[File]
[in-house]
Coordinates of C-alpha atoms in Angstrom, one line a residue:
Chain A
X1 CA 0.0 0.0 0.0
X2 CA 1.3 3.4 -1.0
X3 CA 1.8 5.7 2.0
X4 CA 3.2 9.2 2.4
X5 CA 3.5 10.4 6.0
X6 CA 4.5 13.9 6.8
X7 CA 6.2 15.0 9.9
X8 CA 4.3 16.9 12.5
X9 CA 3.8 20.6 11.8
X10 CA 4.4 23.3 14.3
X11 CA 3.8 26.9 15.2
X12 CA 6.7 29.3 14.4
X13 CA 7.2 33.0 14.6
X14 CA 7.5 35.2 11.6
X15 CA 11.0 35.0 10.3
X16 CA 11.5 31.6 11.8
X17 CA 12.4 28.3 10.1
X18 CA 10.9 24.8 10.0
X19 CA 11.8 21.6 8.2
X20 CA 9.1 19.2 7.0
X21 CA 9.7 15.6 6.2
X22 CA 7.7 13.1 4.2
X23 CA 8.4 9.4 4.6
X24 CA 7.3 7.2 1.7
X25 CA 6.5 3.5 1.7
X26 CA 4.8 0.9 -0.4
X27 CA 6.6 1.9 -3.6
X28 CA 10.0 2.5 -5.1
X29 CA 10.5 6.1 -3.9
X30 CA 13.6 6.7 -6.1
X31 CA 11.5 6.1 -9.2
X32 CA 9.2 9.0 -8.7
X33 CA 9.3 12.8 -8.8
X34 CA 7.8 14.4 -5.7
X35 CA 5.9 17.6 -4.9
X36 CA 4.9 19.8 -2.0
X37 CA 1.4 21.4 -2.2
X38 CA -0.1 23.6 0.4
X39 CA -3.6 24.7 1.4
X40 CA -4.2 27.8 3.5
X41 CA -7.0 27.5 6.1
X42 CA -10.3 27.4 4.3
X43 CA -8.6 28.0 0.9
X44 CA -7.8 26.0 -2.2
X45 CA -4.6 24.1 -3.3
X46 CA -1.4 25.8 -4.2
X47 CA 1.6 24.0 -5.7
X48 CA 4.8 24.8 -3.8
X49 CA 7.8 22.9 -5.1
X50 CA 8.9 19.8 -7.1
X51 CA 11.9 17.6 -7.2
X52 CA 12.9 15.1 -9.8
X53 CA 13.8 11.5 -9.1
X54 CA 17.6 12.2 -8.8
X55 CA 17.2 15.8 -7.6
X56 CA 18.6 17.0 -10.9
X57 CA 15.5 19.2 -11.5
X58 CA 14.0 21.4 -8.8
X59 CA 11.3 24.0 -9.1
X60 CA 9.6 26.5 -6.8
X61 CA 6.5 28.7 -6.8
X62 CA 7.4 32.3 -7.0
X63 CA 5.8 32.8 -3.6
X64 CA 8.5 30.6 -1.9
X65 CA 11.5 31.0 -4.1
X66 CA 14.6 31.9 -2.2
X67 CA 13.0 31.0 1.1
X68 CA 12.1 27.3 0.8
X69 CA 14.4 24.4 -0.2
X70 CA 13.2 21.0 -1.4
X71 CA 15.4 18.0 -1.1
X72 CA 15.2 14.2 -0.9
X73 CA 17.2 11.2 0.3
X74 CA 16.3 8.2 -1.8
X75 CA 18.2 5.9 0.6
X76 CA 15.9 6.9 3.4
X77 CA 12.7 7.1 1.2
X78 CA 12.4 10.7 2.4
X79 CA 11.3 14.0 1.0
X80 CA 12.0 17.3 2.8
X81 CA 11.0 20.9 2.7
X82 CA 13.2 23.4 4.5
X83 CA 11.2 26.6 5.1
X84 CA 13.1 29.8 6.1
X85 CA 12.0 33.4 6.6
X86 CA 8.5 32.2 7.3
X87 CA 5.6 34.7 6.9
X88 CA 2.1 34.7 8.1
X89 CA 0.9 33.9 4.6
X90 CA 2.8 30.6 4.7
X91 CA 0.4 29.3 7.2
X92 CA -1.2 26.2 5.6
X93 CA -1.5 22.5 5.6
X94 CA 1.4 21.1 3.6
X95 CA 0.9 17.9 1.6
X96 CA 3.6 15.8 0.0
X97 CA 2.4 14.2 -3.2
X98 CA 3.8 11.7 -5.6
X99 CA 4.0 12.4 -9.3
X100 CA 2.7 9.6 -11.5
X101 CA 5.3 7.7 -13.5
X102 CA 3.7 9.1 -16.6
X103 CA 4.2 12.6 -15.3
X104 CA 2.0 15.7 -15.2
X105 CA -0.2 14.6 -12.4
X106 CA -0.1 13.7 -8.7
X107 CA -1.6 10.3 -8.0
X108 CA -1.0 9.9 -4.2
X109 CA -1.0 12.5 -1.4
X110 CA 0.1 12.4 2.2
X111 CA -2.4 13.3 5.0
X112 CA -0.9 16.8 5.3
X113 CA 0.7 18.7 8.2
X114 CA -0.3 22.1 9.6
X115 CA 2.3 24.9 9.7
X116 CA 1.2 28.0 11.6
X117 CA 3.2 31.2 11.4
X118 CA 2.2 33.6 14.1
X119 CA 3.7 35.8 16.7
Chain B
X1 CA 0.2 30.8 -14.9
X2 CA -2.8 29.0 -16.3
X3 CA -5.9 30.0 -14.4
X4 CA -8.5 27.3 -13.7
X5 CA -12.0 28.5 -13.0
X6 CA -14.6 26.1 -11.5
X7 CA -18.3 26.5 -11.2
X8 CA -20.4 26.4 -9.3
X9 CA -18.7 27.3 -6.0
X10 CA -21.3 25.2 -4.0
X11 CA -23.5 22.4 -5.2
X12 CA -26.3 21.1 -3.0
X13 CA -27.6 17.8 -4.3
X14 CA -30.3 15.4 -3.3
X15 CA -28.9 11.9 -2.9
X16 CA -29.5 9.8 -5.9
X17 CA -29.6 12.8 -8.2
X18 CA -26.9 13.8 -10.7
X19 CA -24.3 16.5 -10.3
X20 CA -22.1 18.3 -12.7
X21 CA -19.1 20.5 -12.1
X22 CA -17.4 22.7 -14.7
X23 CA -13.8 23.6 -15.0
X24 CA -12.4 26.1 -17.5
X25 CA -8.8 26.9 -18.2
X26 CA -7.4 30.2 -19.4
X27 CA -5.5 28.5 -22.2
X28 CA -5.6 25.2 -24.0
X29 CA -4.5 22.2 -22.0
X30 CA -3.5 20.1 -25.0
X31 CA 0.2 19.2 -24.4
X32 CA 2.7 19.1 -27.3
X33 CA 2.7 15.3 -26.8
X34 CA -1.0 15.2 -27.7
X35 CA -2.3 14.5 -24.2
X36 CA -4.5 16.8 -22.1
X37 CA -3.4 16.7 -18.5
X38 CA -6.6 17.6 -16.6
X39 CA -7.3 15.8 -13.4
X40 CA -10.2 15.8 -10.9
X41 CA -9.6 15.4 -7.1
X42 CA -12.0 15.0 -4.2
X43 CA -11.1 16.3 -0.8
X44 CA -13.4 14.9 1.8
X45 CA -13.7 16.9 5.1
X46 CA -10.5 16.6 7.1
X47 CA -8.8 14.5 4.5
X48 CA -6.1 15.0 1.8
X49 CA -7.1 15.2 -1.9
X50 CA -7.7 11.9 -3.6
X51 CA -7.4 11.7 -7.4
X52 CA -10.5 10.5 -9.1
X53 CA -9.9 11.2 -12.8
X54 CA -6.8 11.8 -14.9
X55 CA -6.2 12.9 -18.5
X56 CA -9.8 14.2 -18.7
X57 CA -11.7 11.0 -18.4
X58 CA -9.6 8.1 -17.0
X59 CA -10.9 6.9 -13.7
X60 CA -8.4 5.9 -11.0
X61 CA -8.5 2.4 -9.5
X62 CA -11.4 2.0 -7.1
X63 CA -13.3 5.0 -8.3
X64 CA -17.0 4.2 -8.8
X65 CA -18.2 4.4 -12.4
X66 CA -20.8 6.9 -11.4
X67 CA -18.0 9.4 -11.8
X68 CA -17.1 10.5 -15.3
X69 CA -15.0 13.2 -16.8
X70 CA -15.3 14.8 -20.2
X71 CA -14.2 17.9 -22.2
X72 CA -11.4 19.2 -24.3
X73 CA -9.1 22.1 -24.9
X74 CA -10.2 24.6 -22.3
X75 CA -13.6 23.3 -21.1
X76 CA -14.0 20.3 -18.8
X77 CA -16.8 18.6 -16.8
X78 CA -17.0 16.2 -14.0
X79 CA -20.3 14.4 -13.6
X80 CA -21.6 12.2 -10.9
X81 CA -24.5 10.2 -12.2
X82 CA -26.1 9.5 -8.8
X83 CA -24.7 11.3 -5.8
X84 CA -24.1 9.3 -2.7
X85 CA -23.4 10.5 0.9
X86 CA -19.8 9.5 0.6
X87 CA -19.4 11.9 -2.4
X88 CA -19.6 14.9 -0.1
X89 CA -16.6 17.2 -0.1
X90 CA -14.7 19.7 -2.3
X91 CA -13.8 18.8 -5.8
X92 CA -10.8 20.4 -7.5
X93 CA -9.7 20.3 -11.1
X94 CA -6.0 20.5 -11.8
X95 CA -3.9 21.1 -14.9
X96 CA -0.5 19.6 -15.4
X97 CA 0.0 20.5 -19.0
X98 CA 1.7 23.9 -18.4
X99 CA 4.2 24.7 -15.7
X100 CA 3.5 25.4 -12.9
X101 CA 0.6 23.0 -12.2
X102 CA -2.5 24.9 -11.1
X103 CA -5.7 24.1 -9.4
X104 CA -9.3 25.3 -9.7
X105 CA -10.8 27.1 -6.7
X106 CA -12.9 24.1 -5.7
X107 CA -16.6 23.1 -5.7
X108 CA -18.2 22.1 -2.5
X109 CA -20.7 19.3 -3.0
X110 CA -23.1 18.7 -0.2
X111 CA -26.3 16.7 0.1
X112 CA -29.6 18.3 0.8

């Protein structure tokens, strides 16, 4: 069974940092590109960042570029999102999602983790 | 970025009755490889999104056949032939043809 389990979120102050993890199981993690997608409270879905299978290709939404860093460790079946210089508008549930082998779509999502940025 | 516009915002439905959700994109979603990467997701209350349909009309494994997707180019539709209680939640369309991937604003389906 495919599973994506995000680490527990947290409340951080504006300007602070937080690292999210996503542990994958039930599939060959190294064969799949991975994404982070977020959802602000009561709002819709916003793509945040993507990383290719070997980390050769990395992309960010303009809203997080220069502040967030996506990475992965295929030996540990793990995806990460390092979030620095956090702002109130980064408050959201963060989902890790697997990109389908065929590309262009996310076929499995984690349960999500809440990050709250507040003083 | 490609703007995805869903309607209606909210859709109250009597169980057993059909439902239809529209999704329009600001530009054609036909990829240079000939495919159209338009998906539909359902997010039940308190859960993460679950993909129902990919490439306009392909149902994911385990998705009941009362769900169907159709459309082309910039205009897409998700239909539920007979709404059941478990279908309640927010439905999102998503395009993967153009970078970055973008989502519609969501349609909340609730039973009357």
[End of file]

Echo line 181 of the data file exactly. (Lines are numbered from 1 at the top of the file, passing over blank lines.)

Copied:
X58 CA -9.6 8.1 -17.0